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Venus Talks: an interview with Isabel Fryszberg (Part 1)

Welcome to Venus Talks, a new feature here on Roots Music Canada by award-winning artist Lenka Lichtenberg, which will feature in-depth interviews with female musicians from across Canada.  Her first conversation is with Isabel Fryszberg.

I’ve known Isabel since 2001, when we founded the all-female Sisters of Sheynville “swingklez” band. She is a modern-day Renaissance woman, with deep skills in several art forms (fiddler, singer, songwriter, painter, documentary film-maker). She brought her unstoppable creativity to her career as an occupational therapist, having created in 1998 the Creative Works Studio under the auspices of St. Michael’s Hospital in Toronto. The studio offered therapy to mental health patients through expression in the arts. It grew and grew to become an oasis of hope and a refuge for people who had lost hope, improving and even saving many lives along the way. In their midst, there was Isabel, paint brush in one hand, guitar in the other hand, smile on her face and empathy in her heart, with her small frame hidden under her long Rapunzel hair.

Music, then, is but one of Isabel’s many talents. And that is what I have the pleasure to talk with her about. Please see the bottom of Part Two of this article tomorrow for Isabel’s upcoming shows and visit her website for samples of her music and art:  https://www.isabelfryszberg.com

Lenka:  Isabel, tell us about your background.

Isabel: I am second generation, daughter of Holocaust survivors, the youngest of two sisters. I grew up in a home full of stories of another culture. I grew up with Yiddish, with parents who were in a survival mode. They were always working. While they were creative and deep in their experiences, they were very cautious about the arts. They did not feel there was time or opportunity to support that. My first instrument was a baby toy piano. And because I have a sister who is 11 years older, she was the one who would sit with me and say, “Look, this is how you play ‘Chopsticks,’ ‘Mary Had a Little Lamb…’” She’d even say, “I’m going to sing the melody; you’ll sing the harmony!”  Being five years old, that was so challenging. She would kind of do that to get me upset … but she was my doorway to music.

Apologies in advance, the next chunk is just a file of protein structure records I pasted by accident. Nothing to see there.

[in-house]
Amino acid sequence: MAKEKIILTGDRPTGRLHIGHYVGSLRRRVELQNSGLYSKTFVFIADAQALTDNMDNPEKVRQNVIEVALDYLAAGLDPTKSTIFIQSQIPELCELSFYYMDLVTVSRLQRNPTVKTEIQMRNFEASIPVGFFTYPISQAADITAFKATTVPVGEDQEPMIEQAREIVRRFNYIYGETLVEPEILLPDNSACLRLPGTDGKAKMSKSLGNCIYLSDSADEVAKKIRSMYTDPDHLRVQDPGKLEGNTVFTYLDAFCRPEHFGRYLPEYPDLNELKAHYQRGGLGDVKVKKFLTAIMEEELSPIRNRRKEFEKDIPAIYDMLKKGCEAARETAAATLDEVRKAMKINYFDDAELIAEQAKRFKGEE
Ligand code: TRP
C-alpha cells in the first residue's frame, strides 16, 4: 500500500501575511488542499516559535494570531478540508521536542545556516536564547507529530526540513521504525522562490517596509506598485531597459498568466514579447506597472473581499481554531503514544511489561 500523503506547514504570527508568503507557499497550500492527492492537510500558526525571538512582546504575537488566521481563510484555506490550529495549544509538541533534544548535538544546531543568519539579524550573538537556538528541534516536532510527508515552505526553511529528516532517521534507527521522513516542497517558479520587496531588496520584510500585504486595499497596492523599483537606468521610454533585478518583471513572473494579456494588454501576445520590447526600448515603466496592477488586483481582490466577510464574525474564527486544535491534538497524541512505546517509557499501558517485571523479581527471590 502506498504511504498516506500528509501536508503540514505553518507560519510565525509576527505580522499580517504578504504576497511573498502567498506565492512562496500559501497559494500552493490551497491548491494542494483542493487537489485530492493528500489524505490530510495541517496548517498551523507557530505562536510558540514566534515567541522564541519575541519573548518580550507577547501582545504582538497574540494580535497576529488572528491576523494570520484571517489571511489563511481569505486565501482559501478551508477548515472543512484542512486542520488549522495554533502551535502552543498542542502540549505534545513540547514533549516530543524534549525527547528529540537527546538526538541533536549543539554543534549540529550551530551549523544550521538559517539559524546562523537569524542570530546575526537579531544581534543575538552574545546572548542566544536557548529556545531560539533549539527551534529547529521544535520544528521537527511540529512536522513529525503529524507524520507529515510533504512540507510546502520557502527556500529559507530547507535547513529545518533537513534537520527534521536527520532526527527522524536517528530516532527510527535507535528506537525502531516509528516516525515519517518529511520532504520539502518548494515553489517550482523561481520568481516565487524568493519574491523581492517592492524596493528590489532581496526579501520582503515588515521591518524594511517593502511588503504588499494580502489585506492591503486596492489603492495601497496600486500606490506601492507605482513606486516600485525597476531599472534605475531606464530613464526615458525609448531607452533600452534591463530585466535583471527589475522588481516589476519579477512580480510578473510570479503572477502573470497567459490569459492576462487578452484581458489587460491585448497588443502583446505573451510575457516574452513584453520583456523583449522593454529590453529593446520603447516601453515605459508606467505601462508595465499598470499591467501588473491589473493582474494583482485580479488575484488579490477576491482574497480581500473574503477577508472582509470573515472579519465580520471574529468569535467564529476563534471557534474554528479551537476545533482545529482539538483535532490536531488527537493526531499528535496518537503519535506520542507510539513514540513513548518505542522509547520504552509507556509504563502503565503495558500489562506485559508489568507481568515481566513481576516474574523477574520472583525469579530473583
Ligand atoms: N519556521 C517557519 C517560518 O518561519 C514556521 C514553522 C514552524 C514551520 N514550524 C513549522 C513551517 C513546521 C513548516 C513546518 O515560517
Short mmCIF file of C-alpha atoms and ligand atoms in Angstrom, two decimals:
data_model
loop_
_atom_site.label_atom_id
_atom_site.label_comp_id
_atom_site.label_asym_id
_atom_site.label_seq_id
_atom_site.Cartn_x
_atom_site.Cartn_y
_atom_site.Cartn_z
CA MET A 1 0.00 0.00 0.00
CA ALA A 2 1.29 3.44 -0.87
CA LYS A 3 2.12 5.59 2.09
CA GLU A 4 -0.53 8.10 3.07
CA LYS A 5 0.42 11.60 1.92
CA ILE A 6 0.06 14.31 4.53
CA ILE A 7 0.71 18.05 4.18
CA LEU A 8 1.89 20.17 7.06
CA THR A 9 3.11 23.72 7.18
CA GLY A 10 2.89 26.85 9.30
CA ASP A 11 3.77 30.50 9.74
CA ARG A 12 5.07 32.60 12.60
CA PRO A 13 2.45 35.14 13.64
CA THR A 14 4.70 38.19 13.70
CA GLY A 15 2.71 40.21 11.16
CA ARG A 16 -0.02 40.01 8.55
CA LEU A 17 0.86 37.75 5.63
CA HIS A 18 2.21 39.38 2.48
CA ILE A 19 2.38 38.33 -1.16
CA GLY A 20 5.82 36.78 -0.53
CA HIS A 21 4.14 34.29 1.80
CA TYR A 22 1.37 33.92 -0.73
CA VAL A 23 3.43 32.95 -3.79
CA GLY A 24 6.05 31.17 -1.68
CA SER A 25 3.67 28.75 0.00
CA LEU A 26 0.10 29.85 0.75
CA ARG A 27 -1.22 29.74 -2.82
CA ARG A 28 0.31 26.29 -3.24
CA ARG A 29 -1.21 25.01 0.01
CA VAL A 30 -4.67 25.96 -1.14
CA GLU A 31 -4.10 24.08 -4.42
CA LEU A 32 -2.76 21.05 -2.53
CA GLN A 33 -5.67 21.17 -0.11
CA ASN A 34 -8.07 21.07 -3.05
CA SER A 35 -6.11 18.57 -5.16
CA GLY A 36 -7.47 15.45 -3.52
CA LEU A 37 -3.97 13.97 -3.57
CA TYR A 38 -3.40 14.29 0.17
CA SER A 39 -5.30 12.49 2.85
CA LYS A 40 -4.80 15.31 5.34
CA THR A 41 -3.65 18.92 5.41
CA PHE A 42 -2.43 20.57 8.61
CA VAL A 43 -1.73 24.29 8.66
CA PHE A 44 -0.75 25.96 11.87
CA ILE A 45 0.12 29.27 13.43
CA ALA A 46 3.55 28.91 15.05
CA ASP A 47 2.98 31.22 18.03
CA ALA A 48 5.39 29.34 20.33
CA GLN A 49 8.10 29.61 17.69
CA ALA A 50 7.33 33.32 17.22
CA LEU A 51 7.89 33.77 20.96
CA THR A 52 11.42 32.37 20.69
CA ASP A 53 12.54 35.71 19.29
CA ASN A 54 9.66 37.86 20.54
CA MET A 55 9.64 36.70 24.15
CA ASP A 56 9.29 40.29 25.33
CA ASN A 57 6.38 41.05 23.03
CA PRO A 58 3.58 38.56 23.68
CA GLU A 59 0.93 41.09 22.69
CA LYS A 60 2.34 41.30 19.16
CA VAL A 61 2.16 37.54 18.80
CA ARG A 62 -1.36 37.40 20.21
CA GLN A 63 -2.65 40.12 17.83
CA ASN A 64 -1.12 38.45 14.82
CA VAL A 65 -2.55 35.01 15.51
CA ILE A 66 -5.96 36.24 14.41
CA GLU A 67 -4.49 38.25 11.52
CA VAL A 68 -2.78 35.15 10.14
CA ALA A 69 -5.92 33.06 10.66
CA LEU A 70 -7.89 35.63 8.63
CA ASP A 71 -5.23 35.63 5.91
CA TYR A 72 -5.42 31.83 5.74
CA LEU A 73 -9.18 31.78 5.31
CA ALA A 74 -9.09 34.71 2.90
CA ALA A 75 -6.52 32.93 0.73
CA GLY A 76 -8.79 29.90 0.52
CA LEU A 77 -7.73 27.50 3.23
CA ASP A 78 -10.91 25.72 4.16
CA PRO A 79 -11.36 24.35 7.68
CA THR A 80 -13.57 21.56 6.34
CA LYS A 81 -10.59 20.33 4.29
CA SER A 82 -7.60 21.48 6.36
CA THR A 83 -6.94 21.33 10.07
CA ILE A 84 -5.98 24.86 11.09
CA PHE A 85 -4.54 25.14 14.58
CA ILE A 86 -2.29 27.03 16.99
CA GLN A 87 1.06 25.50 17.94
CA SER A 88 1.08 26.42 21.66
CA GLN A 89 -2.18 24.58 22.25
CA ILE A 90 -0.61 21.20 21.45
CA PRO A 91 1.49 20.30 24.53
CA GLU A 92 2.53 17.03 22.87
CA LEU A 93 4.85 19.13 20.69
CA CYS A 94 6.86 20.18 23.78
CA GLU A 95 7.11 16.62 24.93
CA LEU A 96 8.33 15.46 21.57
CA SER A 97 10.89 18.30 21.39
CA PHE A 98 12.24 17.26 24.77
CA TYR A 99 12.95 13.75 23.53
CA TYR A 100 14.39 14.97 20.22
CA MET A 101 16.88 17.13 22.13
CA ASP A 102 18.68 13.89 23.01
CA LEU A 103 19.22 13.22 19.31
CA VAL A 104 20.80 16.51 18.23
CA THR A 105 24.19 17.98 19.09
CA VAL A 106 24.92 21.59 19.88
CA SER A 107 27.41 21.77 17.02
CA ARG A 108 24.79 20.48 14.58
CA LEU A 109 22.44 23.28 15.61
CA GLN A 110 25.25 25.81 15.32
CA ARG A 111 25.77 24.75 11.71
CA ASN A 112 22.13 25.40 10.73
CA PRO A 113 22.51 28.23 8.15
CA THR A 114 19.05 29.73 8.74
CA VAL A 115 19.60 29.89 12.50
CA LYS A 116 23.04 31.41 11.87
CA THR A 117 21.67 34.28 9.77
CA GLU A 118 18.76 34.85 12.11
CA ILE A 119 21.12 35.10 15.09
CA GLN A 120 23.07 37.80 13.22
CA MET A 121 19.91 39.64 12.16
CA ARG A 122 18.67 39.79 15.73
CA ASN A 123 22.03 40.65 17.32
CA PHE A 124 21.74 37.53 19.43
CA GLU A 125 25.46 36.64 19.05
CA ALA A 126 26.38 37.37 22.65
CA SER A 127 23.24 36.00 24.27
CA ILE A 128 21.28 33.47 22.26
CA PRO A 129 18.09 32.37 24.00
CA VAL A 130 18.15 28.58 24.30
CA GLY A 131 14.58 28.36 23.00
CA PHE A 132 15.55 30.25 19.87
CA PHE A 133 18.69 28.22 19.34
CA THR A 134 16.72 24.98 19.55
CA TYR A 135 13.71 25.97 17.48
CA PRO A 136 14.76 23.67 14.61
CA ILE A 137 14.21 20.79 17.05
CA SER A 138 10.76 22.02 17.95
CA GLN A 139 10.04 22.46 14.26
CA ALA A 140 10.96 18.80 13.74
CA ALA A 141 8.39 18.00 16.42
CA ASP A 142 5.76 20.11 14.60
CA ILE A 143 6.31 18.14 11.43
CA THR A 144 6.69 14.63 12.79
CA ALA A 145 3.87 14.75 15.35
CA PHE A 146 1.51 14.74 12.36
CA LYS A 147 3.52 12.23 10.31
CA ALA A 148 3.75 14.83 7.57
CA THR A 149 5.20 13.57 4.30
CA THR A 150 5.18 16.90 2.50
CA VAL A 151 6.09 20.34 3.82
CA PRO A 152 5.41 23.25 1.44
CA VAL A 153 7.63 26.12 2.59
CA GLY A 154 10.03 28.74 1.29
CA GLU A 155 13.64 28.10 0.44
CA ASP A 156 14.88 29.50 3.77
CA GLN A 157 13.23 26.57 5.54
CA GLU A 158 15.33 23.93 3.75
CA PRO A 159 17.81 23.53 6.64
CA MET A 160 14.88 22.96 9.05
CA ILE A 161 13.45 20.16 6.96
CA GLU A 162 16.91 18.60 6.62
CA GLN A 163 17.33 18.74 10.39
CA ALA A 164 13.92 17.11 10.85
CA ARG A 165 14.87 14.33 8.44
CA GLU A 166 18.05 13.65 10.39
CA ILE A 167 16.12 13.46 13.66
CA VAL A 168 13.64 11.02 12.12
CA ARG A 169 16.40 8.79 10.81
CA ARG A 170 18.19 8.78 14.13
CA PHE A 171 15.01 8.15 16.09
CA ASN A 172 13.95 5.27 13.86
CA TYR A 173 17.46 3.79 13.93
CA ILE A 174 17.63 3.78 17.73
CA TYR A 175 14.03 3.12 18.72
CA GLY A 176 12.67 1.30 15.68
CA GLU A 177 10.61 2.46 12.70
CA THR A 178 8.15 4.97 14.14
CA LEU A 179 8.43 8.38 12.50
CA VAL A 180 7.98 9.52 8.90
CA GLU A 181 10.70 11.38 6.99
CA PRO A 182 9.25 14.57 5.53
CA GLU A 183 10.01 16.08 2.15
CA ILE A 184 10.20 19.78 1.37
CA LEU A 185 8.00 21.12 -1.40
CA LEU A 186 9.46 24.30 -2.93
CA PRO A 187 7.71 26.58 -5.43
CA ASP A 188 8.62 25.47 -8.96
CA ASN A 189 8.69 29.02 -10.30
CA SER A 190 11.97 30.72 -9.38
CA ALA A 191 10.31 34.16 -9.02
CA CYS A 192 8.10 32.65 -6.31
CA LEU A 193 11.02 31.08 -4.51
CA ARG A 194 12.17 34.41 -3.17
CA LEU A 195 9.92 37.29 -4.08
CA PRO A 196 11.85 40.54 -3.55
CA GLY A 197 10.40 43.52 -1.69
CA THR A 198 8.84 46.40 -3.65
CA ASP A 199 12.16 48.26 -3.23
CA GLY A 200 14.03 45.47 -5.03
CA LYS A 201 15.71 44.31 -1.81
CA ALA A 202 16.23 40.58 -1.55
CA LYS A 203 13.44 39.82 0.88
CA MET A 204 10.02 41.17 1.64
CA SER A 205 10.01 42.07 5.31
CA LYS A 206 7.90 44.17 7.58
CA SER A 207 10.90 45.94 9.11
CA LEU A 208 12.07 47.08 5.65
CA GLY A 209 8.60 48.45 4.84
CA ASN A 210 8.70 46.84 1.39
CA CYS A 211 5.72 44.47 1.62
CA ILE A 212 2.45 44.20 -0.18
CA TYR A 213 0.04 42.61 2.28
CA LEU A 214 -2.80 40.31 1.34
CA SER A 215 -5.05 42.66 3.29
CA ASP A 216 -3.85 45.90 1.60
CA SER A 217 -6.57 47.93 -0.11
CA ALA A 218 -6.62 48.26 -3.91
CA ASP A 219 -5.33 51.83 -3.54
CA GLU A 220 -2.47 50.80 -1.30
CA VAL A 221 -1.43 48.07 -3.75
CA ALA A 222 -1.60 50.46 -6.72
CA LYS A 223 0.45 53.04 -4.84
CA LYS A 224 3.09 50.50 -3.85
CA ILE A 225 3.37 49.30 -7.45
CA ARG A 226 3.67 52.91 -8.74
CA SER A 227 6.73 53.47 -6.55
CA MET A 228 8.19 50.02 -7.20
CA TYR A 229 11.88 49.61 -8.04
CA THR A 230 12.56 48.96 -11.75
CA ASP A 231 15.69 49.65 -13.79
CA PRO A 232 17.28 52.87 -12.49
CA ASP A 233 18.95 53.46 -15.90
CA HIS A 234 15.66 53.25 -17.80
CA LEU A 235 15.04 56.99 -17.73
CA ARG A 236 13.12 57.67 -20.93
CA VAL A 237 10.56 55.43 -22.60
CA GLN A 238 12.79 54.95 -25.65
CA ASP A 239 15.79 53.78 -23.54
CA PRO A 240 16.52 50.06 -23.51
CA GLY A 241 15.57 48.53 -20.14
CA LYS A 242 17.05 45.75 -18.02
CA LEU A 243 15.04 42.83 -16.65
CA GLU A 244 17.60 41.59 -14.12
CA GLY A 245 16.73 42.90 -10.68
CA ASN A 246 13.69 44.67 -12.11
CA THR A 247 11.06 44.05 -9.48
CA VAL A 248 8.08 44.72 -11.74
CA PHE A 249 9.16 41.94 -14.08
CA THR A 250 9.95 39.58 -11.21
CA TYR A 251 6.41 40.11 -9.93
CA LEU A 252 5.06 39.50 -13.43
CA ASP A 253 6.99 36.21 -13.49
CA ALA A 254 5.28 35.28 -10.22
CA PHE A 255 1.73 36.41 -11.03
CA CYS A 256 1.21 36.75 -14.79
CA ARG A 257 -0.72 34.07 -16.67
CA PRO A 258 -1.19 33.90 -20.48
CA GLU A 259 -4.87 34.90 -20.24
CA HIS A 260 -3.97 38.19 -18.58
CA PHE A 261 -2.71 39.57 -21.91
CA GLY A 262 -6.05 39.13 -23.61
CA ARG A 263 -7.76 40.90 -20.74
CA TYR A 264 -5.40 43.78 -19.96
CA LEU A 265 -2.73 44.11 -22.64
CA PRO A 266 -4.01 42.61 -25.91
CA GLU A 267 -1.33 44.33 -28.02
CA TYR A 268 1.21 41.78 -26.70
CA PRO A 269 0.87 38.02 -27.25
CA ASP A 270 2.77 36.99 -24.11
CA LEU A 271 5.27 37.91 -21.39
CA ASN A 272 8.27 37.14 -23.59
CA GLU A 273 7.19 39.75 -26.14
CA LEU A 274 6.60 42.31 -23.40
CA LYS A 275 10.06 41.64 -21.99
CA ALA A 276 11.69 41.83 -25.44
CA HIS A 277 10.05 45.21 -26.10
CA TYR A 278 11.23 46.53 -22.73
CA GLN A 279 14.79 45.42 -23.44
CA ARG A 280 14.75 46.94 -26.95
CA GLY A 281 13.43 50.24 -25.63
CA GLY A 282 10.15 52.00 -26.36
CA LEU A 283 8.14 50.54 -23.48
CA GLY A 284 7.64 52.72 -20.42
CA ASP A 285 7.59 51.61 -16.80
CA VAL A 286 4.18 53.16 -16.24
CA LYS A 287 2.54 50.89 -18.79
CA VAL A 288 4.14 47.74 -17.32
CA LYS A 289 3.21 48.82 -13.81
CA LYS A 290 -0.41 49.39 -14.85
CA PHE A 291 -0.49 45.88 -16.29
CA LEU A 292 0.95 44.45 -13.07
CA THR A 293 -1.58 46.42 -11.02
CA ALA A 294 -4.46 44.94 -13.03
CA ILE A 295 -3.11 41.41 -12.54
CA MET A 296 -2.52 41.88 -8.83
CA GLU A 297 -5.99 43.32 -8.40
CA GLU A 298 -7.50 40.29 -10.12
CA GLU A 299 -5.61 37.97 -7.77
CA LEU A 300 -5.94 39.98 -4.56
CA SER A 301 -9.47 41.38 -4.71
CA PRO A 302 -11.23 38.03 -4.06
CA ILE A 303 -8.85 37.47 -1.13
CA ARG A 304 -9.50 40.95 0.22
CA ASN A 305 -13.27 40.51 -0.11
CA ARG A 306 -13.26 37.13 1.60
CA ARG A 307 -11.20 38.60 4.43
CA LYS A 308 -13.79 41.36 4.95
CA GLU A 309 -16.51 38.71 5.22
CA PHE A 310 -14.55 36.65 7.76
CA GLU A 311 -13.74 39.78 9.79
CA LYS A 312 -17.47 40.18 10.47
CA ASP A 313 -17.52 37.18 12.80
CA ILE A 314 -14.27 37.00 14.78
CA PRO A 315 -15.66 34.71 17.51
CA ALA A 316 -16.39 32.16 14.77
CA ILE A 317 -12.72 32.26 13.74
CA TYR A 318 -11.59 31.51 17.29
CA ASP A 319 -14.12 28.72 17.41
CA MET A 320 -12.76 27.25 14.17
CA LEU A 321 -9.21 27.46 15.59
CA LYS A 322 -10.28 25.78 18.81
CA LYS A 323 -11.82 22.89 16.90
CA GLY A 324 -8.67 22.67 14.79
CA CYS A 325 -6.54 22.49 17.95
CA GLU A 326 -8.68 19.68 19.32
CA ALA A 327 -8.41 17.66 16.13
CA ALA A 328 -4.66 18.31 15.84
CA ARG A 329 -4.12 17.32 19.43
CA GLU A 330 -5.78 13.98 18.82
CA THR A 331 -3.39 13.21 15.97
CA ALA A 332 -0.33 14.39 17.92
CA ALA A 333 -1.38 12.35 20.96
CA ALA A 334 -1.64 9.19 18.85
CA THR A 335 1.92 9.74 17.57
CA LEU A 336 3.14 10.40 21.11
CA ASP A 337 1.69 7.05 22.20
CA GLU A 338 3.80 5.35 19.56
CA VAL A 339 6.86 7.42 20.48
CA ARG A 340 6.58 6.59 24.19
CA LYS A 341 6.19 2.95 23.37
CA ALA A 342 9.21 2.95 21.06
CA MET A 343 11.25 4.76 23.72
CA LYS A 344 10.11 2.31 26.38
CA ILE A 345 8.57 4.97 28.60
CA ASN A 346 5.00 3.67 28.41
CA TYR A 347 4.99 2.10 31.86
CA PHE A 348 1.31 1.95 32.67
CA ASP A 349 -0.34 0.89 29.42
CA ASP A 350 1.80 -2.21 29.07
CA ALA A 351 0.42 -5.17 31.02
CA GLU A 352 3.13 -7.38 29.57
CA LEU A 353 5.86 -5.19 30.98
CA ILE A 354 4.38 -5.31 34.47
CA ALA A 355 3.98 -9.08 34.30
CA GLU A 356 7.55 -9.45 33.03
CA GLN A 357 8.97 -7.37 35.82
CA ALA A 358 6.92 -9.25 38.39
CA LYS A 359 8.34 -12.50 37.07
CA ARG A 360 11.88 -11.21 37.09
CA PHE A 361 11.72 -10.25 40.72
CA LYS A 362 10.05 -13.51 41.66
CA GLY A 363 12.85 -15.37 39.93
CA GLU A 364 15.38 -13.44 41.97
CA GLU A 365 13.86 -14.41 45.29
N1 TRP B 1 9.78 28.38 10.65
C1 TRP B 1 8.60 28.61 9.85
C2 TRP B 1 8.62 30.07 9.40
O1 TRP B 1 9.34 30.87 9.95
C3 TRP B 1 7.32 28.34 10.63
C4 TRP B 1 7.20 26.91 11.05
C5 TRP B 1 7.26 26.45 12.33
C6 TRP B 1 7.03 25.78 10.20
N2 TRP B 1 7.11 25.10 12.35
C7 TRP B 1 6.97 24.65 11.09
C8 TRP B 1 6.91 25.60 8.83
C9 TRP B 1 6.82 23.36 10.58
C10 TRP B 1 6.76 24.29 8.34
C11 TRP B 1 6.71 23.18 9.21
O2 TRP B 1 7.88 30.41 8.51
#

Lenka: Where did she learn about music?

Isabel: My sister went to a choir at her public school at that time (the fifties).  The choir was so important. They learned music at public school.

Lenka: Did you?

Isabel: Not as much. I did a little bit. In Grade 5, I was given a recorder, an alto recorder because I had a good ear. In Grade 6, I was in a little choir called The Triple Trio. In Grade 7, I did take the violin, but then in Grade 9, I had to choose between art and music and typing. My mother said, “Oh, you’ll need typing,” so over music, I chose art, which was a very strong card for me. And typing. So I lost music for a while. Going back, I still loved my baby piano, but it didn’t grow any bigger. The hunger for music was always there, and hunger for dance. I remember watching the Nutcracker on the television, and I’d put on my party dress, and I’d dance with the dancers on the TV. My friends took dance lessons, and I choreographed dances with them, and we’d perform them. I did this very organically. I think I come from a place of “playing creatively.” That’s what I know. It’s instinctual for me. Most kids’ parents were not in the “survival mode.” The kids were given lessons, those opportunities. I had to hunger, yearn for it.

Lenka: They would never invest in your artistic talents, interests…

Isabel: Oh no. It was too frightening for them. I had to make a living. That was number one.